The construction of fortifications at Kingston was, in part, a response to the American construction of the Erie and Oswego canals. The Americans had built these waterways for primarily economic reasons, but they also had the potential to be used to transport and supply large numbers of troops along the Canadian frontier.

The Canadian response was to build the Rideau Canal to improve communications between Upper and Lower Canada and construct extensive fortifications at Kingston Harbour. In 1828, Governor Sir James Kempt proposed that the harbour be fortified with the construction of six forts, and he submitted detailed plans to the British government the following year. However, the high cost of the Rideau Canal precluded the complete implementation of Kempt's plans.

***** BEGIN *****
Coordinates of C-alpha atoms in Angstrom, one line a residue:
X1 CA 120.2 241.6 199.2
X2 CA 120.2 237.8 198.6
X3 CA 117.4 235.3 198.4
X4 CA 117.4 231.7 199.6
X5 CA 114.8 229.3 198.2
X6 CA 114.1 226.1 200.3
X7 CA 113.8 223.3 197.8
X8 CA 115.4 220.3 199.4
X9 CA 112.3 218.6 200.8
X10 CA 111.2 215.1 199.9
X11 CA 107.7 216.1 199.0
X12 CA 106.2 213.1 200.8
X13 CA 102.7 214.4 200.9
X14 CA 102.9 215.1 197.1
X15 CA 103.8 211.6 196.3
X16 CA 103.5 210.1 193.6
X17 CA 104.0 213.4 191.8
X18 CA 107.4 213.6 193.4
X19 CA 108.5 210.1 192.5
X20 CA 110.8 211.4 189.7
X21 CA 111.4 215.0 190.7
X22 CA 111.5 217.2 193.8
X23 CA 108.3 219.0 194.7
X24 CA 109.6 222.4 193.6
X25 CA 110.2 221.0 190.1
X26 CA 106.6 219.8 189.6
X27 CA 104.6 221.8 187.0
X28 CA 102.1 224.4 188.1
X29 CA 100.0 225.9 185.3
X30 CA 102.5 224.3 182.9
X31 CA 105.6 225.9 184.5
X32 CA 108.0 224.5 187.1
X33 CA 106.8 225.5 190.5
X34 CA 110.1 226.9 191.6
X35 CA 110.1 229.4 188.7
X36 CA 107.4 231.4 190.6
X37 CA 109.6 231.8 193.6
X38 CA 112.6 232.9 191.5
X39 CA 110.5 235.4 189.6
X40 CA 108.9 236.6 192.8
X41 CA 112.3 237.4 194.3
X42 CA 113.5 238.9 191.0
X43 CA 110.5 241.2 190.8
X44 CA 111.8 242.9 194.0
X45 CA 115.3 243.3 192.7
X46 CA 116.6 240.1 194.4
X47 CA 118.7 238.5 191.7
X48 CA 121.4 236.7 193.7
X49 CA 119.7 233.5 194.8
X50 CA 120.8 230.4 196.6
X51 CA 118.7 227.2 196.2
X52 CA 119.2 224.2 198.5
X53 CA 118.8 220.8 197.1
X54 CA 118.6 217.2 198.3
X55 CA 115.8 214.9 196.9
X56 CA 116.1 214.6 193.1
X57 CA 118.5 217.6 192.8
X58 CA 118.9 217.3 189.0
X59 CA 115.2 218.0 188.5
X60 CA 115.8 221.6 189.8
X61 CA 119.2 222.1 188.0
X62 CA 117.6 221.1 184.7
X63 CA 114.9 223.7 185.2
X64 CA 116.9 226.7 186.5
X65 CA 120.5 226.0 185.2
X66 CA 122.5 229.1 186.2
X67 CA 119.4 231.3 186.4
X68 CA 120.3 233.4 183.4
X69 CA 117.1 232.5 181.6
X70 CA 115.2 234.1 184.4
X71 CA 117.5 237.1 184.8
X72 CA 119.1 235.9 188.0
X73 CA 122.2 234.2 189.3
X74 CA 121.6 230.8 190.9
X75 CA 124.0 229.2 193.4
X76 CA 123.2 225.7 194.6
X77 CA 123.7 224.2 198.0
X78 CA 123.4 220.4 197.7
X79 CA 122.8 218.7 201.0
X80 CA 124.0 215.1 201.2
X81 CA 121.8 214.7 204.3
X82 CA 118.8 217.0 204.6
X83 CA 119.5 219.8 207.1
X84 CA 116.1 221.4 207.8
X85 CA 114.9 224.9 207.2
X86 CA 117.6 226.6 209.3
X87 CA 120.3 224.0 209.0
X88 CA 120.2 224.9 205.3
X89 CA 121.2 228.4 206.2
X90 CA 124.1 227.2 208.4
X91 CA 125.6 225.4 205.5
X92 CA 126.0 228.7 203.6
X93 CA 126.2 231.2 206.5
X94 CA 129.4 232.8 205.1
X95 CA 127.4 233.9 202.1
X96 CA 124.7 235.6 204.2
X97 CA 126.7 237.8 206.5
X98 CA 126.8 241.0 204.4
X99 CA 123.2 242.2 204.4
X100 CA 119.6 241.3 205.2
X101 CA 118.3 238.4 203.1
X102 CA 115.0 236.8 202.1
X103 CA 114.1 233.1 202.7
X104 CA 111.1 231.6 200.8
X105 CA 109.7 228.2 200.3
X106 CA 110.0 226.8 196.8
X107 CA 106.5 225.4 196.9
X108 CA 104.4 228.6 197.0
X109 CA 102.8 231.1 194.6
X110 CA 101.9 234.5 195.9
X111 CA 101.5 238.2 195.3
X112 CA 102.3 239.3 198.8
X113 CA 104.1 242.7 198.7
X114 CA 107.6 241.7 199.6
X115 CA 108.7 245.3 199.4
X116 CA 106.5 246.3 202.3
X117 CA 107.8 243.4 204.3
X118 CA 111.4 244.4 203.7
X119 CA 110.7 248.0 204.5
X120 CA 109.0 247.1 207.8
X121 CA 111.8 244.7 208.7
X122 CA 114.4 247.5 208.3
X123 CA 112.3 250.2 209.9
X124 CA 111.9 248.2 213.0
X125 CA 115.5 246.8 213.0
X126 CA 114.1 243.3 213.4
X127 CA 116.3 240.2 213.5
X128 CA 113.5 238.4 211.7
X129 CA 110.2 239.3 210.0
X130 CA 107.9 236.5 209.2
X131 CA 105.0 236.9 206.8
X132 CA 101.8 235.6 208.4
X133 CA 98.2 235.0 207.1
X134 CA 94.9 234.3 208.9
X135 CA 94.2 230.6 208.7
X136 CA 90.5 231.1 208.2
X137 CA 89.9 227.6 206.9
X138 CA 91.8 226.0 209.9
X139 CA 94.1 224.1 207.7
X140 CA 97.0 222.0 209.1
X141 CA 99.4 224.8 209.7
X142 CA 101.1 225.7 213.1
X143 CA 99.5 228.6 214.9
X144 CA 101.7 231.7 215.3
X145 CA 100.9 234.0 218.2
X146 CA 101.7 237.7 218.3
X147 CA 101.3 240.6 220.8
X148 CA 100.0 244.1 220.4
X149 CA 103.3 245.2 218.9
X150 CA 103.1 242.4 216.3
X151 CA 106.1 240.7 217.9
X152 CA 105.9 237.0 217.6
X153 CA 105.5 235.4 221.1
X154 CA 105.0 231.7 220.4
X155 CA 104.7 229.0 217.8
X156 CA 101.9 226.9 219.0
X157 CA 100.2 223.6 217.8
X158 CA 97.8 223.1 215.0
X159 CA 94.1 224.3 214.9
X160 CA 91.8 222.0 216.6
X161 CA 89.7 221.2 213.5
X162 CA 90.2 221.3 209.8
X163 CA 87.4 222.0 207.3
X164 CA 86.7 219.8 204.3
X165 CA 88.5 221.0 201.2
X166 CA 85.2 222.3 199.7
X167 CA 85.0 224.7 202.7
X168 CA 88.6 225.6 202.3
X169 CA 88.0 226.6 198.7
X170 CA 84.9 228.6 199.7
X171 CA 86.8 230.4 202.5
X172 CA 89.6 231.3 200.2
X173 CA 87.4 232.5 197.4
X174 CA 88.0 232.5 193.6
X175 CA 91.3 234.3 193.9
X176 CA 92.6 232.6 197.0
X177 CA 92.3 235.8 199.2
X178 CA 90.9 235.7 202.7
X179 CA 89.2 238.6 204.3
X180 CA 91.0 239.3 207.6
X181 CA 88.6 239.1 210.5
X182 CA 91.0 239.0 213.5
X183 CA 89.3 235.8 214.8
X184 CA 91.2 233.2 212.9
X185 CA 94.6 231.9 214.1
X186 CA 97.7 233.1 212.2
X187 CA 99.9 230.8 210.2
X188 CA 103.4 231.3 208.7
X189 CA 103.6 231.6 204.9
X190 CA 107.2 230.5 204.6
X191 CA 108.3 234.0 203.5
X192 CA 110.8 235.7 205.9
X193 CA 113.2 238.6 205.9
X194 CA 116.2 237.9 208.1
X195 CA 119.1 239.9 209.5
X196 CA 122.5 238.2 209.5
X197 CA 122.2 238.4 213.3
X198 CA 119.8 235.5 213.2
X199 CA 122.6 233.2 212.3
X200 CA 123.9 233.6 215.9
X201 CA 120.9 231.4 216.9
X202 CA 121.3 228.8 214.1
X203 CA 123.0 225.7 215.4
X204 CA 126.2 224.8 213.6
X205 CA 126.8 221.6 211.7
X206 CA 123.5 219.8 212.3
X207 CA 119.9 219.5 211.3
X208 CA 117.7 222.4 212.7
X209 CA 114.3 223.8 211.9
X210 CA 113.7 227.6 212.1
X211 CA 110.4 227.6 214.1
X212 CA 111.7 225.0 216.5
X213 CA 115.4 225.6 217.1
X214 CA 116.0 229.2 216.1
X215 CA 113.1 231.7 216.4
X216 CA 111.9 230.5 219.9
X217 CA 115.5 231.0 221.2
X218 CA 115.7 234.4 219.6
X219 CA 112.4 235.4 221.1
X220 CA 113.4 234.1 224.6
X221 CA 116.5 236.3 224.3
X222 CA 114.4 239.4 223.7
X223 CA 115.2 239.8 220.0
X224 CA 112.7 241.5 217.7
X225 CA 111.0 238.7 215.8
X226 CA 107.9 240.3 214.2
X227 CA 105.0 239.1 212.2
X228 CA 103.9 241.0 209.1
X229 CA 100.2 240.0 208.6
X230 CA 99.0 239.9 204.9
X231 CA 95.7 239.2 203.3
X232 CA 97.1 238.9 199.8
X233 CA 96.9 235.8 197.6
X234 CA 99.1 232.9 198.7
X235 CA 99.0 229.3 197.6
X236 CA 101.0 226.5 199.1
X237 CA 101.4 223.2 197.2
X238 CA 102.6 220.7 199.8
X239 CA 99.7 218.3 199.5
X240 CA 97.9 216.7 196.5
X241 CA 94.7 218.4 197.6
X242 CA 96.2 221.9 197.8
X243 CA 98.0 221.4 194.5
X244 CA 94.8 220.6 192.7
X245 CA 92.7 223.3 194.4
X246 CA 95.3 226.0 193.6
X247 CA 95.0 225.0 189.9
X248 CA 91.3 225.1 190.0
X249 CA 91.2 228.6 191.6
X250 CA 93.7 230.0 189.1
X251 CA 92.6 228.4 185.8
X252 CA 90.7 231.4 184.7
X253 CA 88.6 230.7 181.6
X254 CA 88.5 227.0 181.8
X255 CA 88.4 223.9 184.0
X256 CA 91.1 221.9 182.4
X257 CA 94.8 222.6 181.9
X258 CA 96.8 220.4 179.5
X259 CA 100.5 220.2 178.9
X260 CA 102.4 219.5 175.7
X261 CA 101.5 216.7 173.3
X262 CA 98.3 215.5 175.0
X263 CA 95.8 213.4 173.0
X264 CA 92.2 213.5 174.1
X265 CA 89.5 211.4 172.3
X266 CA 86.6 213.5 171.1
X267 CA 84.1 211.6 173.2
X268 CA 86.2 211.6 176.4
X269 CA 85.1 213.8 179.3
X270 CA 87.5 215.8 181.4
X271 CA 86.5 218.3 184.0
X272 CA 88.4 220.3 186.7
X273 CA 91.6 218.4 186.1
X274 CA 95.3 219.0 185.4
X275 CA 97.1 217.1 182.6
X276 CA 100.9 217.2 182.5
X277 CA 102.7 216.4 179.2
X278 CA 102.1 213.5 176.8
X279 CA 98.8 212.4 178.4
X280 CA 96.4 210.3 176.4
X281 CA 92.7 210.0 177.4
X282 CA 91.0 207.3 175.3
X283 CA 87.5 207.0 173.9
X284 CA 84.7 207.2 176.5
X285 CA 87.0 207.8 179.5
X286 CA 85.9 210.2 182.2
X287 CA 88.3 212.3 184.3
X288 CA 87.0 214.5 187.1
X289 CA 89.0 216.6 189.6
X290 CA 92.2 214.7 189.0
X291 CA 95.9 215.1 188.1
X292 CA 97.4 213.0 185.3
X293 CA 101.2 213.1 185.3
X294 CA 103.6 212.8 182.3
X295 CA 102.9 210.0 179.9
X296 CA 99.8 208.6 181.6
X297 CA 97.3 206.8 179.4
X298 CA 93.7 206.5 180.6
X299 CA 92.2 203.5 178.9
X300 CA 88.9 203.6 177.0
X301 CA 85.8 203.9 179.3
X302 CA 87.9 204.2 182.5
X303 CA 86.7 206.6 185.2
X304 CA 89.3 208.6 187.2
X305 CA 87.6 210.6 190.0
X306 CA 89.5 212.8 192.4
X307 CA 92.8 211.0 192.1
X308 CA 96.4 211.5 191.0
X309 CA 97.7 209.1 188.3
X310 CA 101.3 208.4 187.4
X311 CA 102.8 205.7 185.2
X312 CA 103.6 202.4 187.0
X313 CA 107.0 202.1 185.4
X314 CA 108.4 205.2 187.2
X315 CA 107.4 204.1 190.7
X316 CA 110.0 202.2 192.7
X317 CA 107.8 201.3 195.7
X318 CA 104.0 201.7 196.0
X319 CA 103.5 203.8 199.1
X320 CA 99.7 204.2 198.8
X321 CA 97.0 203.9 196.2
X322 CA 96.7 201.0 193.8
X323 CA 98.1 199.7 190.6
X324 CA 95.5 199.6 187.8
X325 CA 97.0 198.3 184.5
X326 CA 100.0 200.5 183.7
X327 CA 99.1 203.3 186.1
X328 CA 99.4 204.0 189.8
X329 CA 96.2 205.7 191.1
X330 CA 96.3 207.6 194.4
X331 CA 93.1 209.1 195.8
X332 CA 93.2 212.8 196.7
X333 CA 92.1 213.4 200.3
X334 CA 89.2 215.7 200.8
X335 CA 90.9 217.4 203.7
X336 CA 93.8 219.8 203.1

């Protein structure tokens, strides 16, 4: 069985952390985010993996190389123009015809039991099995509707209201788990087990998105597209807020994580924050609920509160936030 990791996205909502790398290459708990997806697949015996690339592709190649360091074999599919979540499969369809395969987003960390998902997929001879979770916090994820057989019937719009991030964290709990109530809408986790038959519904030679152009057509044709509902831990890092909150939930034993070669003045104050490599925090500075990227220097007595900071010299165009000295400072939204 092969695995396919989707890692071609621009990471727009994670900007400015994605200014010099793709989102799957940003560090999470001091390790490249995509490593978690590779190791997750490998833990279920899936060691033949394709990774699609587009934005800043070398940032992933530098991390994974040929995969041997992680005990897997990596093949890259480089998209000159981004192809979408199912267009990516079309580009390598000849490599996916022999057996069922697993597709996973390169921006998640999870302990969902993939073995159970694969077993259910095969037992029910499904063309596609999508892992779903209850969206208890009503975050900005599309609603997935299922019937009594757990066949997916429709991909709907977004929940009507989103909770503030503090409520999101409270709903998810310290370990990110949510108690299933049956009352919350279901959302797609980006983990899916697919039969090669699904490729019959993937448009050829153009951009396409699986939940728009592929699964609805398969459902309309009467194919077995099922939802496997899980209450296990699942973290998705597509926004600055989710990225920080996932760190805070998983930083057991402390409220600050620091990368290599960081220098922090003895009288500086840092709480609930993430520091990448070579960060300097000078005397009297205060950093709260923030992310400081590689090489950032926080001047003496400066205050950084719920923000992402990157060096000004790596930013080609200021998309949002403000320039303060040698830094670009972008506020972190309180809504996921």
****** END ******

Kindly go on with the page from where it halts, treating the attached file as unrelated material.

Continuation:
As a result, only Fort Henry was built. Construction, began in 1832, was completed in 1836 at a cost of £72,747. In 1841, the fort was further strengthened with the construction of an additional battery (£9,737).

 

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